As a student at Rockhurst University in Kansas City, I completely agree with you! There are so many places to indulge in vegetarian and vegan food. All it takes is a visit to city market or just walking down the streets in Westport or downtown to know that KC is a good place to be vegan! I’m even suprised sometimes when I ask at restaurants the variety that vegans and vegetarians can get if they request something a little different. One example—I was at Jack Stack barbeque and was able to get delicious veggie kabobs! It’s that simple!

  51. Amy

    Most people have hit on the same points I would like to make, so I will just mention a few things. In Omaha, the vegetarian restaurant he talked about that closed, (it was actually vegan/local), went out of business due to a sewer reconstruction project that would have closed off the neighborhood that the restaurant was located in for an extended period of times (6 months or something like that). It did not go out of business due to a lack of customers. Vegans, vegetarians and meat eaters alike all went there. Contrary to what he reported, there is another vegetarian restaurant in Omaha called McFoster’s that has been there forever, and is and always was successful. The author doesn’t list it as vegetarian (I’m guessing) because it does offer approx eight dishes with free range chicken/and/or fish. This is on a menu of approx 50 vegetarian items, and almost all of the items can be made vegan on request. In addition to these two places, there are an enormous amount of restaurants in Omaha (we are spoiled) and a large majority of them offer at least a few delicious vegetarian options, that can be made vegan with a little adjustment. We have a thriving vegetarian and vegan meet up group, and restaurants are lining up to have one of our meetings held at their place (they create special menus and buffets for the occasion). And we have one of the best (I think the best, Isa Moskowitz/Post Punk Kitchen) vegan cookbook authors living in Omaha and spreading her vegan influence all over (for example: one of the best homeade ice cream stores in town recently started having a vegan flavor). And she is talking (seriously) about opening a restaurant here in Omaha. Why wouldn’t a legitimate reporter talk with the two restaurant owners (mentioned above), Isa or someone from one of the Meetup groups before making such stupid and uninformed statements. I think what makes us all so mad is that we have fought (with a smile on our face and patience) to make our cities as vegetarian/vegan friendly as they are today, and articles like this one will just set us back.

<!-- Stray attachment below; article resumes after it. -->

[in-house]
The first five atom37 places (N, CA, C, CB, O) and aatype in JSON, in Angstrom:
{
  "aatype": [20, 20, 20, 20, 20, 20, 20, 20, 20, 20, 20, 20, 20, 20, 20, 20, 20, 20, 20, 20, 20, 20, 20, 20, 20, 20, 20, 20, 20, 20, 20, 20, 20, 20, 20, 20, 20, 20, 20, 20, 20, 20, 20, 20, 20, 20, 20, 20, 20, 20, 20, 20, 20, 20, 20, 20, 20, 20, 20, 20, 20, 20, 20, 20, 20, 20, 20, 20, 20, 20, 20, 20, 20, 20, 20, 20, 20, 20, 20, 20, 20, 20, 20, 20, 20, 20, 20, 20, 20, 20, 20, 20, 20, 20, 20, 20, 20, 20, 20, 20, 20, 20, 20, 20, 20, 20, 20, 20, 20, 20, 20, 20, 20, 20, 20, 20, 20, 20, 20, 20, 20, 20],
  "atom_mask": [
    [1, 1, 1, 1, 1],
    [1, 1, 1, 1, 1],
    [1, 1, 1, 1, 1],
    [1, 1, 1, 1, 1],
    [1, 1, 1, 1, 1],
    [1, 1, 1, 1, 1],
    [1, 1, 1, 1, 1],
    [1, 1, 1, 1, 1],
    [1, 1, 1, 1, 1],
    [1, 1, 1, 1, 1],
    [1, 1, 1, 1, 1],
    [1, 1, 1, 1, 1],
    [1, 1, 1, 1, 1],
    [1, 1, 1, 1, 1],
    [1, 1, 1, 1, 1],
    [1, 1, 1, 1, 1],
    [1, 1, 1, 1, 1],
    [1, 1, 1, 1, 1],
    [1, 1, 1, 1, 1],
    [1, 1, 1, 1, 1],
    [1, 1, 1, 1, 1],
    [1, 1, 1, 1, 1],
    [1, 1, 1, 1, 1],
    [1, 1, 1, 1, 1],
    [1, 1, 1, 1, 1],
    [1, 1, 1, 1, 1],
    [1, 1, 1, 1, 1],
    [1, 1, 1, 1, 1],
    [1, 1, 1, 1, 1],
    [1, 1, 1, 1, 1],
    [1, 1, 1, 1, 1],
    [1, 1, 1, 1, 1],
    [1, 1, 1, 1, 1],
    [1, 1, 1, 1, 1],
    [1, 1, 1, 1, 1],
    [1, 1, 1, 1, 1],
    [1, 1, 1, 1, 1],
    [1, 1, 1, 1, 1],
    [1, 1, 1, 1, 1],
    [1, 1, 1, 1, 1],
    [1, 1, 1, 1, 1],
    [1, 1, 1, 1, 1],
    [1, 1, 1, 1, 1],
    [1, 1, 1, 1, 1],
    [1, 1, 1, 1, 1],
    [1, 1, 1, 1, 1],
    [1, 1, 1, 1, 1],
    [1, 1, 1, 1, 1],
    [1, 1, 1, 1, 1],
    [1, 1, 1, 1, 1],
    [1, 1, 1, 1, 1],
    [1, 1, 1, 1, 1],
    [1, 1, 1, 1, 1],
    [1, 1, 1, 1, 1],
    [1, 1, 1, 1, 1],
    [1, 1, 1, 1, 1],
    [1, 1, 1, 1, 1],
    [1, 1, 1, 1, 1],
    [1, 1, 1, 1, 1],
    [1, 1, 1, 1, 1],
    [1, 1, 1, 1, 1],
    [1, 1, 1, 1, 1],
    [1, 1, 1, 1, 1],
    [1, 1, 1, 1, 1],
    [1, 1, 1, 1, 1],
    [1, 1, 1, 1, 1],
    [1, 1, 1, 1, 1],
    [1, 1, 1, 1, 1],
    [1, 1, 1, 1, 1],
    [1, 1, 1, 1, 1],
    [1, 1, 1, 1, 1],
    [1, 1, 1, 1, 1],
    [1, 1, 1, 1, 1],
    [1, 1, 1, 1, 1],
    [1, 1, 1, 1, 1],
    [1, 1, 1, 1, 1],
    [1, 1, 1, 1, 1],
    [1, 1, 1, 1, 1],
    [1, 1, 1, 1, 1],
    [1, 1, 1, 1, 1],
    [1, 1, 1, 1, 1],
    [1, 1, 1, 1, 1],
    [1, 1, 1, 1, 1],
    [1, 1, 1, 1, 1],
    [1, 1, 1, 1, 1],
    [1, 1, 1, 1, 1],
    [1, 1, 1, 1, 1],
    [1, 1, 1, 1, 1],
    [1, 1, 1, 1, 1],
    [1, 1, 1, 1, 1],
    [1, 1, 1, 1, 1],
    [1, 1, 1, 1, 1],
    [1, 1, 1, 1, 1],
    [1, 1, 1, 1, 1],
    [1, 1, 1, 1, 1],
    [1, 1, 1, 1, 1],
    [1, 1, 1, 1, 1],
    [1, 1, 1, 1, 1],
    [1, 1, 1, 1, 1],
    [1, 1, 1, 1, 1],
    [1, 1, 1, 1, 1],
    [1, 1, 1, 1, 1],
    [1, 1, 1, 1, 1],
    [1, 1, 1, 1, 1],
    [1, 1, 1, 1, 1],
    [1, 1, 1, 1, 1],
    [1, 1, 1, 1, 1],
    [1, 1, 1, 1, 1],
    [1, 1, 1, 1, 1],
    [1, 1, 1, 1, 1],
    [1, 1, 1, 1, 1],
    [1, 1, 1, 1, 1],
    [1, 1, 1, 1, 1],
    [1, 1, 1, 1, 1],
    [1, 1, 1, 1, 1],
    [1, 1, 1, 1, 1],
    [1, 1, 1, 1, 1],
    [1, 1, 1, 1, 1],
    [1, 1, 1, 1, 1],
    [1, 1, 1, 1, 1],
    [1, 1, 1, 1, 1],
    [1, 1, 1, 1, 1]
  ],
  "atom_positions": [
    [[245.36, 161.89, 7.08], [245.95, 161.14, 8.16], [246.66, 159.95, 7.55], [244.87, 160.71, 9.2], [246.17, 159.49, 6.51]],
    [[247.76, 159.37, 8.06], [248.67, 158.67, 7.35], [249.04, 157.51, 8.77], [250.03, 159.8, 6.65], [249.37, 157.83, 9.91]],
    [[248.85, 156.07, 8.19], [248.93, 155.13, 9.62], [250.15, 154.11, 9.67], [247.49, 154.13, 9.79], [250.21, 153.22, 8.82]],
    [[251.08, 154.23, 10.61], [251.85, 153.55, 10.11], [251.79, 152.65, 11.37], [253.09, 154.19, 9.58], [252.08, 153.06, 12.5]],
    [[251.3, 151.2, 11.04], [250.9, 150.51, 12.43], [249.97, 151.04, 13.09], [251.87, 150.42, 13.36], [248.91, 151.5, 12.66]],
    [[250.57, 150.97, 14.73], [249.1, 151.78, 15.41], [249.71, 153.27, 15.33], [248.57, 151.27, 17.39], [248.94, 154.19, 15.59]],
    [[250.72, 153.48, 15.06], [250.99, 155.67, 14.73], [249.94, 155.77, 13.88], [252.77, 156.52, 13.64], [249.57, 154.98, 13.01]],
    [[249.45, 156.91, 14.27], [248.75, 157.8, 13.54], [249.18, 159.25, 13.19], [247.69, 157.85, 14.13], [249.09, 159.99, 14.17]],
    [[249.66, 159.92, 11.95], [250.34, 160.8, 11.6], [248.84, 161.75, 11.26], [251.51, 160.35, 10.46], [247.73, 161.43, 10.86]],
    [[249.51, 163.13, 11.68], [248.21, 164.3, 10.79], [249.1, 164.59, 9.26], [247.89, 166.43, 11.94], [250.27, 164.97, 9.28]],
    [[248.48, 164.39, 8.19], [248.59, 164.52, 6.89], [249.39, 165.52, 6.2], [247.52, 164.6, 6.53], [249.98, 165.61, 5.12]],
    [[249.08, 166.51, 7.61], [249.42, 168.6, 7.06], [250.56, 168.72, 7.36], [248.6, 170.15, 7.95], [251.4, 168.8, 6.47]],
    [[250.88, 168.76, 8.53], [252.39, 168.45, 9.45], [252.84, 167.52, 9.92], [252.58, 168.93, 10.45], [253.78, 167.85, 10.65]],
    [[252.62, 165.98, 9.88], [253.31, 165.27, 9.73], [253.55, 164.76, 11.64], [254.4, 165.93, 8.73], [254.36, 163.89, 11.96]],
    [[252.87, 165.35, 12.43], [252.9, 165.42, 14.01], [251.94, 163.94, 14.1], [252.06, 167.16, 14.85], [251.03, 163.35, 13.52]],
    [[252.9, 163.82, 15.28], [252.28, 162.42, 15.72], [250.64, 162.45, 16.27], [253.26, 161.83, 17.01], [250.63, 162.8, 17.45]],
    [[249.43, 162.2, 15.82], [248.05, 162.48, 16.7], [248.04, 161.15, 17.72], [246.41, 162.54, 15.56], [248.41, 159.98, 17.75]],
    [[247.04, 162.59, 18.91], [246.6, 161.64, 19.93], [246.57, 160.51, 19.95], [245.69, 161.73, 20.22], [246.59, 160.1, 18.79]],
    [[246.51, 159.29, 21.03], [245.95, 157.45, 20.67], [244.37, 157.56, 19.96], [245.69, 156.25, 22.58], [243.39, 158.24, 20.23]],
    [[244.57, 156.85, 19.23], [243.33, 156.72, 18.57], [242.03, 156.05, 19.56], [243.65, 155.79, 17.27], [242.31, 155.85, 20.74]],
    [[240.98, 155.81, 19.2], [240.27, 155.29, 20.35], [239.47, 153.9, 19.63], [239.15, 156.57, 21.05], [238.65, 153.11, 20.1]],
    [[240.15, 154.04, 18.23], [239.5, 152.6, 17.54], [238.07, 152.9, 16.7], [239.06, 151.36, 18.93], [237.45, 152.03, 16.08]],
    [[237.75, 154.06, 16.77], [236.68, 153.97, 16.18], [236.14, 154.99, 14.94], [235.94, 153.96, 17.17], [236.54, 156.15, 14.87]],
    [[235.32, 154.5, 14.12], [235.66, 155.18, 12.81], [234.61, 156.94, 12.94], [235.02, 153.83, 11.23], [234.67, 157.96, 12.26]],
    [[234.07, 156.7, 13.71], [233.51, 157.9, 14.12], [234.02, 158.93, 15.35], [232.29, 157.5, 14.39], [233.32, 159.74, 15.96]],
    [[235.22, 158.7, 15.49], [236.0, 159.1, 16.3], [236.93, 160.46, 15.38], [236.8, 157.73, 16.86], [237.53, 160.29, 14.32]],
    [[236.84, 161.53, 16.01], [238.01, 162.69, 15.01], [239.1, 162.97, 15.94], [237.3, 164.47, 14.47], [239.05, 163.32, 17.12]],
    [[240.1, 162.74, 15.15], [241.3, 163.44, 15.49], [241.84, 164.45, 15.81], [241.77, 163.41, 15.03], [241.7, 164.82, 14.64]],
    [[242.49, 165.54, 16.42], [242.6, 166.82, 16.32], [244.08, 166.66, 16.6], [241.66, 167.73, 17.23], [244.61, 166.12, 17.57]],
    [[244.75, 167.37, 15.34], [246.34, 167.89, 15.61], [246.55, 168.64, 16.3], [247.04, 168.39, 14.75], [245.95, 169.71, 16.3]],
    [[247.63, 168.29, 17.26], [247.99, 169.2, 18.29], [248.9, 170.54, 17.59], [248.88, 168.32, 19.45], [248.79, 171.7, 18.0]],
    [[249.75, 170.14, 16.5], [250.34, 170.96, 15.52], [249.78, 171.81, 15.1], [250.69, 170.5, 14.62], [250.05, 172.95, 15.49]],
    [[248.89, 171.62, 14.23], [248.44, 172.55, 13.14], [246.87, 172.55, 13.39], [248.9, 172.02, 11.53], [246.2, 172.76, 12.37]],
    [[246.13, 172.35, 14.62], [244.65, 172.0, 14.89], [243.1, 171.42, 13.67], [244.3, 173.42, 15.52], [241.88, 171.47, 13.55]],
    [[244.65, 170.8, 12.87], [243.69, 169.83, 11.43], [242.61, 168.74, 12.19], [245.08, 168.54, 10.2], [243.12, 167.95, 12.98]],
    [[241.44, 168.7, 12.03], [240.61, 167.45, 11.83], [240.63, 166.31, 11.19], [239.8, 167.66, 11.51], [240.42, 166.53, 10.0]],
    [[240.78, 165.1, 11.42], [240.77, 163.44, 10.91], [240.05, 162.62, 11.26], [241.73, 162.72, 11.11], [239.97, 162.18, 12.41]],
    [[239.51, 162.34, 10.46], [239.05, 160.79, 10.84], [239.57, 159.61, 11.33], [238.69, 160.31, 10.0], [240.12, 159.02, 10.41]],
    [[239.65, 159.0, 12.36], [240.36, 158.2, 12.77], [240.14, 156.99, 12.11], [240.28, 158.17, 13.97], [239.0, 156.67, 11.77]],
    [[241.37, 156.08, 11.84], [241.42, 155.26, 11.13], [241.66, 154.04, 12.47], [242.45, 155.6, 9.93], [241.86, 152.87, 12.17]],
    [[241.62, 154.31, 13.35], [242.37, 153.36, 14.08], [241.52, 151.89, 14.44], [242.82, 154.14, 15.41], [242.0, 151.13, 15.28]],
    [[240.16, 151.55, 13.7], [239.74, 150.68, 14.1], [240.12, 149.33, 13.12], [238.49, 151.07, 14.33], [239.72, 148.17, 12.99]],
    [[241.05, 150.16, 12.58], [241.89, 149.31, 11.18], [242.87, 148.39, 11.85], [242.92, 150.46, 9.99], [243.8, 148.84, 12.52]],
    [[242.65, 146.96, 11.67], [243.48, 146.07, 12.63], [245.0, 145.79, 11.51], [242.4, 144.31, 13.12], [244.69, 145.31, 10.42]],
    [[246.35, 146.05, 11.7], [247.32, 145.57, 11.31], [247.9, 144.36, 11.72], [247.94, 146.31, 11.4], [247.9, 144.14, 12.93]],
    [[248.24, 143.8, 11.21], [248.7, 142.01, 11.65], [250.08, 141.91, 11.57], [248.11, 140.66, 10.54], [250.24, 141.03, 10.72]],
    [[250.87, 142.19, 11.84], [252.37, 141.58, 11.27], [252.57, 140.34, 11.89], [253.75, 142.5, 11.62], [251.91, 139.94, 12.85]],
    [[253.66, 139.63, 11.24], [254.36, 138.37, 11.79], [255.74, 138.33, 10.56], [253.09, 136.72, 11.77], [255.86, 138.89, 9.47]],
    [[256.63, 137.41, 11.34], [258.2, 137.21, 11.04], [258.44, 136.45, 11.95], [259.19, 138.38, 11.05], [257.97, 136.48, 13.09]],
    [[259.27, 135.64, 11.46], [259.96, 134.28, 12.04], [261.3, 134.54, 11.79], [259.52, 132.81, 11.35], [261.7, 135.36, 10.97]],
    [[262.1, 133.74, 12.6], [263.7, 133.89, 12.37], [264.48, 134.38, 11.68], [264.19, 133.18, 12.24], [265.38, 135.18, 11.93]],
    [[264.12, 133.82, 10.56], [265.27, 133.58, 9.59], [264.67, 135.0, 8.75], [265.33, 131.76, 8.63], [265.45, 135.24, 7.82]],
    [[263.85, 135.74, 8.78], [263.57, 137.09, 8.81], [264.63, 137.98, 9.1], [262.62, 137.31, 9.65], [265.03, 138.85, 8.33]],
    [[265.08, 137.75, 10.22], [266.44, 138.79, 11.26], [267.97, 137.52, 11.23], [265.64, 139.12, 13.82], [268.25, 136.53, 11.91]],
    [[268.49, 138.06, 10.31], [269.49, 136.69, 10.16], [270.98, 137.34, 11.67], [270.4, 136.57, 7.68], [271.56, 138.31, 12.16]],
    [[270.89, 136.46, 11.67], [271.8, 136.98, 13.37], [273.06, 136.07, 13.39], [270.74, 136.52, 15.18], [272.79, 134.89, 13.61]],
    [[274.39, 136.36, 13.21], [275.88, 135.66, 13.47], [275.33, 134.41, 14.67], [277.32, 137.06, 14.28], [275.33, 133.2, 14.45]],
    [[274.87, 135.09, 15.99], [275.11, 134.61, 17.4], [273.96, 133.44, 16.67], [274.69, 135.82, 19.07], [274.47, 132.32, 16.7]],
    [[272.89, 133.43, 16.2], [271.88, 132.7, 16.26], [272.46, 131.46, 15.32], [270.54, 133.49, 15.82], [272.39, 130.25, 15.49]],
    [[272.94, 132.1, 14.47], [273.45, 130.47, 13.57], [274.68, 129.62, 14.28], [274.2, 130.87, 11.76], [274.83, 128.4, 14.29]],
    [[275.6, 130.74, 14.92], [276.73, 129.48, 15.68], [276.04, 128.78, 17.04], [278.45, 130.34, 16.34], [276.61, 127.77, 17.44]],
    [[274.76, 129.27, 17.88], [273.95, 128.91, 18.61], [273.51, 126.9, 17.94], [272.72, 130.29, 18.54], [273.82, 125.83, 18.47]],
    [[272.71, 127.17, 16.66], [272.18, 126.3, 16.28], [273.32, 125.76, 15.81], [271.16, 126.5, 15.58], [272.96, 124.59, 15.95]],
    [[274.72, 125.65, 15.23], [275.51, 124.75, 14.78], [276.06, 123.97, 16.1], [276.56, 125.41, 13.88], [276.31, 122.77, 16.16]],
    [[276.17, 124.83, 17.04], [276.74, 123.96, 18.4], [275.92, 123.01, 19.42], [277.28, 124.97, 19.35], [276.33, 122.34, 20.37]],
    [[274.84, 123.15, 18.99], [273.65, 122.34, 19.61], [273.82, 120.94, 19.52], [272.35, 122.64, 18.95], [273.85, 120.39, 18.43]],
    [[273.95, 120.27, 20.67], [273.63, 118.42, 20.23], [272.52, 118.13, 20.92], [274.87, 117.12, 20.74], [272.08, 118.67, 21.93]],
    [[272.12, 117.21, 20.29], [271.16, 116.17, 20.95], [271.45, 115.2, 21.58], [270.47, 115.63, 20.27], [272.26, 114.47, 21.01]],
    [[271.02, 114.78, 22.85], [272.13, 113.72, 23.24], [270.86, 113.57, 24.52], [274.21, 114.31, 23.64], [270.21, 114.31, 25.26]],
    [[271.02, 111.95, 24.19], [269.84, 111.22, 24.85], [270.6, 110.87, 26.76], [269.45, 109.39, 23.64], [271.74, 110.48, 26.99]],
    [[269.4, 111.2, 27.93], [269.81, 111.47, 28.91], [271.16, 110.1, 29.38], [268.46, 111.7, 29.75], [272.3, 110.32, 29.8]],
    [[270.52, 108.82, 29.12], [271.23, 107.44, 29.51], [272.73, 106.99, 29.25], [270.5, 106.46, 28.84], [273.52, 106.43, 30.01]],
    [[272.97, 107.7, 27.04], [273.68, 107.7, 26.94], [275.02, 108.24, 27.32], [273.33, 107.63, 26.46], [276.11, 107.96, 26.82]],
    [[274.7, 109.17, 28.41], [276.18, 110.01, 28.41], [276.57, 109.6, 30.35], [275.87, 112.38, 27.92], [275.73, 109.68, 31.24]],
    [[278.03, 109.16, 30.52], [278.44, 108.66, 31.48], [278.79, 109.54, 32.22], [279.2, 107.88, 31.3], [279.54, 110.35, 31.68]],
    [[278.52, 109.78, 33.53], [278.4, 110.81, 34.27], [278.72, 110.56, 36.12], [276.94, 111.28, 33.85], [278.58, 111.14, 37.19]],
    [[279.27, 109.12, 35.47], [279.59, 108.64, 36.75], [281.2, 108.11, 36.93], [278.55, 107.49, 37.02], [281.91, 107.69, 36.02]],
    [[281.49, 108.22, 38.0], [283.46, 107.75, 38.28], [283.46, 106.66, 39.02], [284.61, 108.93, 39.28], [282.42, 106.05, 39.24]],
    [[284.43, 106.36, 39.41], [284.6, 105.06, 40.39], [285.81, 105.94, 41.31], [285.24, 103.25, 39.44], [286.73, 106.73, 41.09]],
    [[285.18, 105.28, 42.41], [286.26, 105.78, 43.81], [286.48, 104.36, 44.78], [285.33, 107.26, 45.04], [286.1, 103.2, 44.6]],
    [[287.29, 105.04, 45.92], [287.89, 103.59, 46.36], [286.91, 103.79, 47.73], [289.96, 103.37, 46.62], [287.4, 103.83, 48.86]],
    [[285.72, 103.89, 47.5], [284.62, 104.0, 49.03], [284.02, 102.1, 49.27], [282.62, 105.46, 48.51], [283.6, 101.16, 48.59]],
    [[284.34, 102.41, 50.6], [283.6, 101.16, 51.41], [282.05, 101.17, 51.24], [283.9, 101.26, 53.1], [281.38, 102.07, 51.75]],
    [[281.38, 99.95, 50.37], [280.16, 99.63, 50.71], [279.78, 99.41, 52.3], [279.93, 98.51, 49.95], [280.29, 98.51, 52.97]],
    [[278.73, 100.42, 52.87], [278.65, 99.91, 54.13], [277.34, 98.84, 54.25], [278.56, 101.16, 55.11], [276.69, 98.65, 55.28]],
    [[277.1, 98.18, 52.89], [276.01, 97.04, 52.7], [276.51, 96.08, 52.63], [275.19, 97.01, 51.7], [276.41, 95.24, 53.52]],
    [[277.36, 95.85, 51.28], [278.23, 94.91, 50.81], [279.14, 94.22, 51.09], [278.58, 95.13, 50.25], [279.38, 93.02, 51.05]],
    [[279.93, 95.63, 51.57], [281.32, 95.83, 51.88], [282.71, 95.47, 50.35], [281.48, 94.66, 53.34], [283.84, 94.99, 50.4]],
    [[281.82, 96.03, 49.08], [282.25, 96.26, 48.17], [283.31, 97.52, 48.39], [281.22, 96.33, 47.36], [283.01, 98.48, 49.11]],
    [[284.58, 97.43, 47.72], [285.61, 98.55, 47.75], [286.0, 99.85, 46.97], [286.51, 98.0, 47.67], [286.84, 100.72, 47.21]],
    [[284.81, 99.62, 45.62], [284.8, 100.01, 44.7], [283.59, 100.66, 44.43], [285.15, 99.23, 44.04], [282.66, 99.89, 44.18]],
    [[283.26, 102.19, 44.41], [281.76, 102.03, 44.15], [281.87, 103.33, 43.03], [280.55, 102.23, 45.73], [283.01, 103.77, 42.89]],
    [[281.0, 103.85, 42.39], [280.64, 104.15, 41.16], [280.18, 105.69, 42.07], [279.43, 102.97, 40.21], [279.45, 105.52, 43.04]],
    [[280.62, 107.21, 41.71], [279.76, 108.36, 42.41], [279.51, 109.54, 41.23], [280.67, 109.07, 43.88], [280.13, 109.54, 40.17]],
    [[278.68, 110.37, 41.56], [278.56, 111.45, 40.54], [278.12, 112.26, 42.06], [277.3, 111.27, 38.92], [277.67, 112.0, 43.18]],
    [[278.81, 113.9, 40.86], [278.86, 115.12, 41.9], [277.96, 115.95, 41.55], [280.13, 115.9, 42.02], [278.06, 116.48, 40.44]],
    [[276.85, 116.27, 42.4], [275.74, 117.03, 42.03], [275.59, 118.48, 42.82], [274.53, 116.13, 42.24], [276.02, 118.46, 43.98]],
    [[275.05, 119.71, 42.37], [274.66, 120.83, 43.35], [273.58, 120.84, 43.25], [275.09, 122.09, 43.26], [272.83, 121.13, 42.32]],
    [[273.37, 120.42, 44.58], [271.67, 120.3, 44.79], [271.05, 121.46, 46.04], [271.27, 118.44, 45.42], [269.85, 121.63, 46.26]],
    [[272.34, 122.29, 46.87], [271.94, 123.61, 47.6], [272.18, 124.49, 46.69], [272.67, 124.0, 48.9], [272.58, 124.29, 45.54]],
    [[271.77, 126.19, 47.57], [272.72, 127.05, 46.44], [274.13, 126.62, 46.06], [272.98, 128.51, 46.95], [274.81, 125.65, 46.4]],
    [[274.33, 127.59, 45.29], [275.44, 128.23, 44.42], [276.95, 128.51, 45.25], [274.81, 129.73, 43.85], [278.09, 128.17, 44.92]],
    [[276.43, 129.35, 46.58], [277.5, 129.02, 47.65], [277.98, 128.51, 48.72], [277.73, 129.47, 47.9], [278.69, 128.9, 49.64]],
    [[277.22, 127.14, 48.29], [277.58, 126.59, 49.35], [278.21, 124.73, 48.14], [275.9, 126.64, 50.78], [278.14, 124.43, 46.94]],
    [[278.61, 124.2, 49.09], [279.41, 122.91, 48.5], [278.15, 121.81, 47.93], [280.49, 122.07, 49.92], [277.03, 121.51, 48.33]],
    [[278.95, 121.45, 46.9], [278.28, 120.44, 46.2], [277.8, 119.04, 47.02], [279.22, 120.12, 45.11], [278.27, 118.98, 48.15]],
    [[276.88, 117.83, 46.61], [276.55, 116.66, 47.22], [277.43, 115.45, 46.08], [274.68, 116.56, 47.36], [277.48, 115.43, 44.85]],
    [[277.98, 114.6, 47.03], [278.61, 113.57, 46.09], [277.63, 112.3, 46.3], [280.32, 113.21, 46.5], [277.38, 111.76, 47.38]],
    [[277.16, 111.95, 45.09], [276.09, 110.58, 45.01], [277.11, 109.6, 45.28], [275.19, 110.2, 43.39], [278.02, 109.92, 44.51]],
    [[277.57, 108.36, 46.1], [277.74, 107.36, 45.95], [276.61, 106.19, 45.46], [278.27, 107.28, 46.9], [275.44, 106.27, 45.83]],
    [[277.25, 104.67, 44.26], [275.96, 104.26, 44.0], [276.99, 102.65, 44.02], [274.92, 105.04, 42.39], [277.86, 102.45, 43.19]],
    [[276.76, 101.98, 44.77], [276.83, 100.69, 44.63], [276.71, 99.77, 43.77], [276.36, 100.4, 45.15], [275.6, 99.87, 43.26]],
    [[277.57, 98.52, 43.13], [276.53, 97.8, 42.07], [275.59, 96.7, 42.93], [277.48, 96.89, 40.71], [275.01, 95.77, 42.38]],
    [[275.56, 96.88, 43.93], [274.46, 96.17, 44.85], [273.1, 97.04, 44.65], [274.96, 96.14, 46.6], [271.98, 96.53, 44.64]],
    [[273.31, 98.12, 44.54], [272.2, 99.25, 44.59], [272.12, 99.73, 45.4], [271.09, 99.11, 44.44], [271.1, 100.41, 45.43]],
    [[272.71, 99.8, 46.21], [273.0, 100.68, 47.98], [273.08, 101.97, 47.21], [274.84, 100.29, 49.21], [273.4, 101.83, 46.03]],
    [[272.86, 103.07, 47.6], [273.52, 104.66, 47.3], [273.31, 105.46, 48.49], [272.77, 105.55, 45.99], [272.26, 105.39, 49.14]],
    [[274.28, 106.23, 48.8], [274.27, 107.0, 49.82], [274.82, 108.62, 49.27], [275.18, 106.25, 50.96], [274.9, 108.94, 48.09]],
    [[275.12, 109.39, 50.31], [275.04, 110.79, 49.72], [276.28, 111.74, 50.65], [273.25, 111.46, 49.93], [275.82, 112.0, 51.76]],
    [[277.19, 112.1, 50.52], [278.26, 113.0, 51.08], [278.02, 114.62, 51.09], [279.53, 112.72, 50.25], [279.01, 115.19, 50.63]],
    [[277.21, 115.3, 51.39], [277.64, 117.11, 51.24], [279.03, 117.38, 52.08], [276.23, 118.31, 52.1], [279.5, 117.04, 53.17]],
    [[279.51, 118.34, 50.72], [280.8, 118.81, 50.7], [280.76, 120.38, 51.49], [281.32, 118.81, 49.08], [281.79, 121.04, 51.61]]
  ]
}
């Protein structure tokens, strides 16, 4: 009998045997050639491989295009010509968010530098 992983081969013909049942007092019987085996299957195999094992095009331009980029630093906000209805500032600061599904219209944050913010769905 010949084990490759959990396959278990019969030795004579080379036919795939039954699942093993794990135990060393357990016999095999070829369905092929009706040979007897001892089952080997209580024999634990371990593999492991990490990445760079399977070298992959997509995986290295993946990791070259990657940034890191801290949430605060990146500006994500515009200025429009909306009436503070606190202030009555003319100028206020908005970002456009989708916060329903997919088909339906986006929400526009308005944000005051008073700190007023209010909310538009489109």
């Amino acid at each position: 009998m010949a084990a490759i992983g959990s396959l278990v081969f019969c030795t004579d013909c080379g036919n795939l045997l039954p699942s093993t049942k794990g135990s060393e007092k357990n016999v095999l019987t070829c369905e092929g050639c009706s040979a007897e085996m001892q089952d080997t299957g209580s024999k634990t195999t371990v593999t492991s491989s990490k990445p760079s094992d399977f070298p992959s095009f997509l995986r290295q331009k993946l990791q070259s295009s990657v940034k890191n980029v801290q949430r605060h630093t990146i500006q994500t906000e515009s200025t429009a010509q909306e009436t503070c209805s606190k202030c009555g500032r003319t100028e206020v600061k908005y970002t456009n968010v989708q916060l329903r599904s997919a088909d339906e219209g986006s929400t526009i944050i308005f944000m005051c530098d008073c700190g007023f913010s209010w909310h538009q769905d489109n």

52. Mama Reads2Much

    Great response to the undoubtedly crappiest article I’ve read in a long time. I’ve lived near KC and now in Omaha and my family has no problems being vegan. Most restaurants are quite accommodating, whie most people are merely curious, not rude. I’ve shared on twitter and will share on FB. Good job.

  53. Trish

    Hi, Amber! Just found your blog tonight. I’m also a fellow KC-er, not native, but proud to call this city home. True, KC may be known for cows and pigs, but the journalist obviously didn’t spend enough time exploring all the wonderful culinary options this city has to offer. It’s like like when I visited Manhattan two summers ago, I was very surprised to find a BBQ restaurant that I thoughts was nearly as good as Smokehouse here in KC. So one can’t go around with subconscious stereotypes and then expect to find anything good.

    I am a pastry chef (brand new!) to a wonderful little organic market, just north of the river, called Green Acres. I am ‘sort of’ new to vegan baking. I come from the school where eggs are needed to build structure in cakes (was a cake designer and home-baker for ten years and worked ‘freelance’ with a friend’s catering biz). But inside the store we serve great vegan, raw, and gluten-free options such as raw, vegan cheesecake, very similar to Cafe Gratitude type desserts. They go like lottery tickets! There are grown men who come in and order meat from the deli but then walk away with 2, sometimes 3 pieces of raw cheesecake, practically eating it on the way out. And the chefs for our deli make wonderful tofu burgers, quinoa patties, and other yummy organic, vegan meal options. So again, this reporter must have had on some dark shades during his visit in KC. I can’t call myself vegan or anywhere near a raw foodiist, but I follow my blood type diet pretty closely and try not to ingest too much animal products, mostly eggs and fish when I do. I’m really loving the raw dessert world, and I’m adapting quickly to making desserts that are both vegan AND gluten-free…and getting lots of compliments on my ‘experiments’ at home.

  54. suzi

    I am vegan and have lived in KC all my life. I find that you have to seek out the places that are willing to adapt to your ways. Unless you would simply like to have a salad, please hold the cheese etc… It is getting better I have to say. I make an effort to get to know the staff and they understand our needs when we come in and are happy to take care of us. When we go out of town, I have to take some time to research and maybe make a call ahead, but it is just part of the process. Kansas City is really growing and waking up to healthy alternatives. I just enrolled in the Institute for Integrative Nutrition program in NYC, to get the proper training and credentials to share the knowledge and the delicious flavor of a healthy vegan lifestyle. I find that if you stay in the ethnic food vein, you will eat well. It is the American cuisine that is actually the meat and cheese, barbeque-esque experience that the writer speaks of in the article. That, I believe, you can find to be the case in pretty much any American city in 2012.